I want to talk about pickles.

            Let’s establish that we’re not talking about your basic Vlasic pickle chip, all nauseously pale green and floating in its jar in the canned mysteries section of the grocery store, safely aisles away from the fresh produce and real food. We’re talking about pickles: vegetables (or fruit!) that have been fermented in brine. Changed. Transformed. Metamorphosed, if you will, into an entirely new thing altogether.

            Real pickles are made possible by bacteria. When you eat a true pickle, you are eating probably millions of bacteria, along with the vitamin C and other nutrients they produce in the work it takes to turn a cucumber into a pickle, or shredded cabbage into sauerkraut. But these are the good kind, the kind that belong in your gut and make your existence possible. (Did you know that? Did you know that we can’t survive without the billions of microorganisms living in our intestines? Did you know that we are aliens in our own bodies – that our cells are outnumbered by these bacterial cells ten to one?) They help us digest our food and regulate the environment in those inner crevices that we are barely even aware of.

            And here’s the crazy part: the bacteria that naturally occur on the skin of cucumbers, cabbage, and some other vegetables thrive in saltwater. Harmful bacteria, like the kind that rots food and makes us sick, can’t survive in saltwater. So stick a cucumber or two in a jar of brine, make sure the vegetables are entirely underwater, and let the bacteria do their work. The good ones will go out to town on the cucumbers, making the nutrients in cucumbers easier for our systems to digest and producing more vitamins along the way. The bad bacteria – well, they’re out of luck, because the saltwater keeps them from ever having a chance of growing.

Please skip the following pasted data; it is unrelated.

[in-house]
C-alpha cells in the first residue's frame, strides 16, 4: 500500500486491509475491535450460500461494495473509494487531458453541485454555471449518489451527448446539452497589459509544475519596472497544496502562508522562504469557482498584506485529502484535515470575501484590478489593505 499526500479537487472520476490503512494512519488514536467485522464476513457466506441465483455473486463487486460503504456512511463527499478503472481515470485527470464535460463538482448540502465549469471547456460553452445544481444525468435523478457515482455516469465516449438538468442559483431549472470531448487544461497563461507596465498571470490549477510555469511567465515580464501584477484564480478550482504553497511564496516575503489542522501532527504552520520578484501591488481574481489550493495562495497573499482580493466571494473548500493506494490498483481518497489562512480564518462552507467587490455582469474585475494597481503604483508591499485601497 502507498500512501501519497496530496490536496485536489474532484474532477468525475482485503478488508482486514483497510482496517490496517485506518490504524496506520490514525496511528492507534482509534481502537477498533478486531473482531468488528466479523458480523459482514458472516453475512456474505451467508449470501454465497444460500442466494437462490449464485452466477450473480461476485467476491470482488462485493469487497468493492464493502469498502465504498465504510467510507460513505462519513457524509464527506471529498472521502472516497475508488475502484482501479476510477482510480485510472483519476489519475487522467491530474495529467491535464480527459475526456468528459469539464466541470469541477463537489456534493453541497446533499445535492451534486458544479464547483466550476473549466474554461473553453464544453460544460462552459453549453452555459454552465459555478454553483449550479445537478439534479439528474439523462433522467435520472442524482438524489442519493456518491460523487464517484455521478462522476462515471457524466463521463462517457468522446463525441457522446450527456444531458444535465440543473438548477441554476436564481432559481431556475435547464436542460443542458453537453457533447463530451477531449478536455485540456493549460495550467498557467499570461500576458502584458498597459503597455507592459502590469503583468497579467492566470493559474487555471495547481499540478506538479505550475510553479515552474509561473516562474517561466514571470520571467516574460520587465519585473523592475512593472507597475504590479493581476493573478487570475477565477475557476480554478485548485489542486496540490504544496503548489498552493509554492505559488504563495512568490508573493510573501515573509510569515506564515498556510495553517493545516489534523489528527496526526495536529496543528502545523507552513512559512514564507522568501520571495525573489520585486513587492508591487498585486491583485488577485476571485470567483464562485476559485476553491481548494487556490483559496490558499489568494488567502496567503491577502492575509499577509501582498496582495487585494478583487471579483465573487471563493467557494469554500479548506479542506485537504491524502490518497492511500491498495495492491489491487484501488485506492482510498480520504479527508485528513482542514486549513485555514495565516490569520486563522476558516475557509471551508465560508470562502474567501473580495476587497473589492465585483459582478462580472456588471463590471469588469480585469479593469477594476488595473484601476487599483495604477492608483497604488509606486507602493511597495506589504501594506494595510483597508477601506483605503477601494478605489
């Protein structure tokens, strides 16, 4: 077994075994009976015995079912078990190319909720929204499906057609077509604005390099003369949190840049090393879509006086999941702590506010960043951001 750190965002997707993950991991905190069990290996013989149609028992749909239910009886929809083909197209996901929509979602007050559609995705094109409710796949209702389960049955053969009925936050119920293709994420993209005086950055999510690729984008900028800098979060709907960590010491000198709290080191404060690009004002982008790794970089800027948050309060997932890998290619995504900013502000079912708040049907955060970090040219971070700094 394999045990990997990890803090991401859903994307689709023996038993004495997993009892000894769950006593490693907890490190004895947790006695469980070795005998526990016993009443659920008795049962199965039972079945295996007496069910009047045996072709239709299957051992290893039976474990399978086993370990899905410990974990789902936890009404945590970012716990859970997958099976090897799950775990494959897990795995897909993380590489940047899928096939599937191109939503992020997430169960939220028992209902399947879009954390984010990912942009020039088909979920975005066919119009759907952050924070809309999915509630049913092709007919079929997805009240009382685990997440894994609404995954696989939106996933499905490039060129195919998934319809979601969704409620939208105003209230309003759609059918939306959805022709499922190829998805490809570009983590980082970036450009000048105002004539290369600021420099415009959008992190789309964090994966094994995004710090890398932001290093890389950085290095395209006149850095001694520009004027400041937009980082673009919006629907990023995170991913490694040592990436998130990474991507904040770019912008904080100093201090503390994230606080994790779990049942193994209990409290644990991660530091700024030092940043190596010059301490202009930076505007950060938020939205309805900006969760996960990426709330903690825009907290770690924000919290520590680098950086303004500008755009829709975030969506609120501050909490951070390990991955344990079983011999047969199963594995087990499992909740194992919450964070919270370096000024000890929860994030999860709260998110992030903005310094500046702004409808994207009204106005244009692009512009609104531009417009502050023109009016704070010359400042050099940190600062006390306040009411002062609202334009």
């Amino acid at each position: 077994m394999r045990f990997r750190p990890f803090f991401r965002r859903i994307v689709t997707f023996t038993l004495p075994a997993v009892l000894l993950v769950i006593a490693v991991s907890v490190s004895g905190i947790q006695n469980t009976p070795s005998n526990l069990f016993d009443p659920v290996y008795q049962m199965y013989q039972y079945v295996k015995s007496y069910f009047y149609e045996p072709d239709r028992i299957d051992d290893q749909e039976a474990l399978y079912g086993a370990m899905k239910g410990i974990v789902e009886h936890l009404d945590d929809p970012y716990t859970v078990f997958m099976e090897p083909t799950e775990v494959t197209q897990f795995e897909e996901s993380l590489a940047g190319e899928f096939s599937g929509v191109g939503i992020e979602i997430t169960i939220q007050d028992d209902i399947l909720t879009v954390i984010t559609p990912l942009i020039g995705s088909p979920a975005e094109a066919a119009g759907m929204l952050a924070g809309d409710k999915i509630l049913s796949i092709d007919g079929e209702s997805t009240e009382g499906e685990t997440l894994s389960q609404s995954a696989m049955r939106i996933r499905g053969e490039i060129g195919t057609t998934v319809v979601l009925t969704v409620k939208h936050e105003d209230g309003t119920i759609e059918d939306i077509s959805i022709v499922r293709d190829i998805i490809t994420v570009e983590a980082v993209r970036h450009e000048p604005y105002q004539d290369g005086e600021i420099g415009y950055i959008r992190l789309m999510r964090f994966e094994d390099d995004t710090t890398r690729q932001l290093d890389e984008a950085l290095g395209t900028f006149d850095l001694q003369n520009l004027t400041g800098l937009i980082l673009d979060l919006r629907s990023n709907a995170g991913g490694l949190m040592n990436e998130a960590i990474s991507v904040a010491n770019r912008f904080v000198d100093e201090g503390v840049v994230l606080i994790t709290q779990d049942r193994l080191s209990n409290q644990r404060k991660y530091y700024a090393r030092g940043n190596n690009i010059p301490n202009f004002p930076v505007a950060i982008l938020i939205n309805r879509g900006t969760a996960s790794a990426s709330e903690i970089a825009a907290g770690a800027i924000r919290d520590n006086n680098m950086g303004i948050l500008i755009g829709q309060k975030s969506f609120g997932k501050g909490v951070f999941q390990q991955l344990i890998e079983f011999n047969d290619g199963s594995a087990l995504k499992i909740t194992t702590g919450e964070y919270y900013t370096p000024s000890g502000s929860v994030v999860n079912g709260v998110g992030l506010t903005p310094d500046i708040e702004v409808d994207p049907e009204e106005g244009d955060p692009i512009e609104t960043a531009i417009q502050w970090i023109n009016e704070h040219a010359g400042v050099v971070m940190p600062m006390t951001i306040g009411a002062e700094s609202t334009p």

To think that a vegetable just so happens to have saltwater-resistant bacteria growing on it, when it’s not an organism that lives in saltwater. (I could understand this kind of bacteria existing on seaweed, for example.) And not only that, but this bacteria happens to be incredibly beneficial for human beings. And finally to think that someone, somewhere hundreds of years ago, decided to stick some of these vegetables in saltwater, let them sit until they looked kind of funny and disgusting, and then decided to eat them. What are the odds?

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